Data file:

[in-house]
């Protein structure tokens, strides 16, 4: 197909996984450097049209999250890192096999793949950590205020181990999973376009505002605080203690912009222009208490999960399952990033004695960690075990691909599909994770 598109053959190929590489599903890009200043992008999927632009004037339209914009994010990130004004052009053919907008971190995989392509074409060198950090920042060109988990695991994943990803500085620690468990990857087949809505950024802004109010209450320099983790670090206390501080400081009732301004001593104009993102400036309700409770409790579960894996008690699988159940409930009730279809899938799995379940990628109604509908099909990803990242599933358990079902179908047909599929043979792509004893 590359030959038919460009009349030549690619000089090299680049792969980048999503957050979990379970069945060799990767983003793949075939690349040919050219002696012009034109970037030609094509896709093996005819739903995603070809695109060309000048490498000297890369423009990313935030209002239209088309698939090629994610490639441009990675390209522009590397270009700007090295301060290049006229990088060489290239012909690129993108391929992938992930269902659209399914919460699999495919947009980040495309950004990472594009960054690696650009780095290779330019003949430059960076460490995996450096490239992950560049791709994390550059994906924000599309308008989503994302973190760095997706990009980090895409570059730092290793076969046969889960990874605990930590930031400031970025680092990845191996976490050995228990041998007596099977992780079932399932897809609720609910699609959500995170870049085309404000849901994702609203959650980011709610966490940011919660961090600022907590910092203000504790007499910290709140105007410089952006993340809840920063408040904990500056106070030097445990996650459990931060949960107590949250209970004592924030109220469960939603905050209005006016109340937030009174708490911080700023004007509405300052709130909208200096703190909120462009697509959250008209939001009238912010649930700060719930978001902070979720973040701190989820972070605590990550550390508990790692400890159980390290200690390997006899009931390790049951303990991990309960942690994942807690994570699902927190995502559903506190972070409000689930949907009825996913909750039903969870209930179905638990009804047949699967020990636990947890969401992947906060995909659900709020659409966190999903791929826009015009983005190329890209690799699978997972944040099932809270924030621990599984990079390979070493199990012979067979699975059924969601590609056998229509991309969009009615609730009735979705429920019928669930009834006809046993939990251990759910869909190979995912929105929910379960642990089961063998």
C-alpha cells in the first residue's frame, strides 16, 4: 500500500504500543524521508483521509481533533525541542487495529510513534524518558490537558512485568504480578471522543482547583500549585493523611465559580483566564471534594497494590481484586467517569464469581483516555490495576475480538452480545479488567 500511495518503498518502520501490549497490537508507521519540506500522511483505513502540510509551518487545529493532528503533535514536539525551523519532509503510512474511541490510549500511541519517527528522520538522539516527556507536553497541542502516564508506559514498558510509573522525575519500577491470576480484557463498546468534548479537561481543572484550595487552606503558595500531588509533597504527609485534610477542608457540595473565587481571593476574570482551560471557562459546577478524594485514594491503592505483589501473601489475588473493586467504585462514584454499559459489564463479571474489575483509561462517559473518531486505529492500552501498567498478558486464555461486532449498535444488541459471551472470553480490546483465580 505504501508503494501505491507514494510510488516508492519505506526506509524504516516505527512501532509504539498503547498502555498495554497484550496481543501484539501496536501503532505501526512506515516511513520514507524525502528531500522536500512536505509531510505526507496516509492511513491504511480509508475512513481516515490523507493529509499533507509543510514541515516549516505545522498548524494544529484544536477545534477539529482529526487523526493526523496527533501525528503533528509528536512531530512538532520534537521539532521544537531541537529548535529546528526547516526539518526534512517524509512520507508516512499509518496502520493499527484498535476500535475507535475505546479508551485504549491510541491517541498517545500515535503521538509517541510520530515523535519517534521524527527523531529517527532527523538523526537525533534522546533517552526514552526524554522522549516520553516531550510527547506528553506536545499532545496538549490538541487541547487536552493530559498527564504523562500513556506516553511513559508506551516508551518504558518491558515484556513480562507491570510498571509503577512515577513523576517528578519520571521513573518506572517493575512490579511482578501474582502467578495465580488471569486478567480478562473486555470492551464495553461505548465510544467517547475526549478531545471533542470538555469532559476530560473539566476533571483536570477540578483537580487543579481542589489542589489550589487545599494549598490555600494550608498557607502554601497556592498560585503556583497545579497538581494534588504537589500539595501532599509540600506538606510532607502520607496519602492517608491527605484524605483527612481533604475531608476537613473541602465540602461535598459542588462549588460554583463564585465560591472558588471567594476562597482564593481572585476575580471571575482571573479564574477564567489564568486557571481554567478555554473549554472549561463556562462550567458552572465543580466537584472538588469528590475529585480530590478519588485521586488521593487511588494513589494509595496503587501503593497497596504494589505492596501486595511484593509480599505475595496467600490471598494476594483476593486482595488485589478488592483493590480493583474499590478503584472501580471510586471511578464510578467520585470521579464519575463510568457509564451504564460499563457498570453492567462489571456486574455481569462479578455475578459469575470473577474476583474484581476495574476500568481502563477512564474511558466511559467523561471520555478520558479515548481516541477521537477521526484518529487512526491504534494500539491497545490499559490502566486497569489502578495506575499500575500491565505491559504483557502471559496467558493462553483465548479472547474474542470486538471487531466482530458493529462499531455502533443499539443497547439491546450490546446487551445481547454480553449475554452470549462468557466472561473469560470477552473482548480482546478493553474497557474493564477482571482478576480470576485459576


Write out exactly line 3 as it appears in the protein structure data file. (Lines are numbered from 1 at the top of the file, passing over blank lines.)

C-alpha cells in the first residue's frame, strides 16, 4: 500500500504500543524521508483521509481533533525541542487495529510513534524518558490537558512485568504480578471522543482547583500549585493523611465559580483566564471534594497494590481484586467517569464469581483516555490495576475480538452480545479488567 500511495518503498518502520501490549497490537508507521519540506500522511483505513502540510509551518487545529493532528503533535514536539525551523519532509503510512474511541490510549500511541519517527528522520538522539516527556507536553497541542502516564508506559514498558510509573522525575519500577491470576480484557463498546468534548479537561481543572484550595487552606503558595500531588509533597504527609485534610477542608457540595473565587481571593476574570482551560471557562459546577478524594485514594491503592505483589501473601489475588473493586467504585462514584454499559459489564463479571474489575483509561462517559473518531486505529492500552501498567498478558486464555461486532449498535444488541459471551472470553480490546483465580 505504501508503494501505491507514494510510488516508492519505506526506509524504516516505527512501532509504539498503547498502555498495554497484550496481543501484539501496536501503532505501526512506515516511513520514507524525502528531500522536500512536505509531510505526507496516509492511513491504511480509508475512513481516515490523507493529509499533507509543510514541515516549516505545522498548524494544529484544536477545534477539529482529526487523526493526523496527533501525528503533528509528536512531530512538532520534537521539532521544537531541537529548535529546528526547516526539518526534512517524509512520507508516512499509518496502520493499527484498535476500535475507535475505546479508551485504549491510541491517541498517545500515535503521538509517541510520530515523535519517534521524527527523531529517527532527523538523526537525533534522546533517552526514552526524554522522549516520553516531550510527547506528553506536545499532545496538549490538541487541547487536552493530559498527564504523562500513556506516553511513559508506551516508551518504558518491558515484556513480562507491570510498571509503577512515577513523576517528578519520571521513573518506572517493575512490579511482578501474582502467578495465580488471569486478567480478562473486555470492551464495553461505548465510544467517547475526549478531545471533542470538555469532559476530560473539566476533571483536570477540578483537580487543579481542589489542589489550589487545599494549598490555600494550608498557607502554601497556592498560585503556583497545579497538581494534588504537589500539595501532599509540600506538606510532607502520607496519602492517608491527605484524605483527612481533604475531608476537613473541602465540602461535598459542588462549588460554583463564585465560591472558588471567594476562597482564593481572585476575580471571575482571573479564574477564567489564568486557571481554567478555554473549554472549561463556562462550567458552572465543580466537584472538588469528590475529585480530590478519588485521586488521593487511588494513589494509595496503587501503593497497596504494589505492596501486595511484593509480599505475595496467600490471598494476594483476593486482595488485589478488592483493590480493583474499590478503584472501580471510586471511578464510578467520585470521579464519575463510568457509564451504564460499563457498570453492567462489571456486574455481569462479578455475578459469575470473577474476583474484581476495574476500568481502563477512564474511558466511559467523561471520555478520558479515548481516541477521537477521526484518529487512526491504534494500539491497545490499559490502566486497569489502578495506575499500575500491565505491559504483557502471559496467558493462553483465548479472547474474542470486538471487531466482530458493529462499531455502533443499539443497547439491546450490546446487551445481547454480553449475554452470549462468557466472561473469560470477552473482548480482546478493553474497557474493564477482571482478576480470576485459576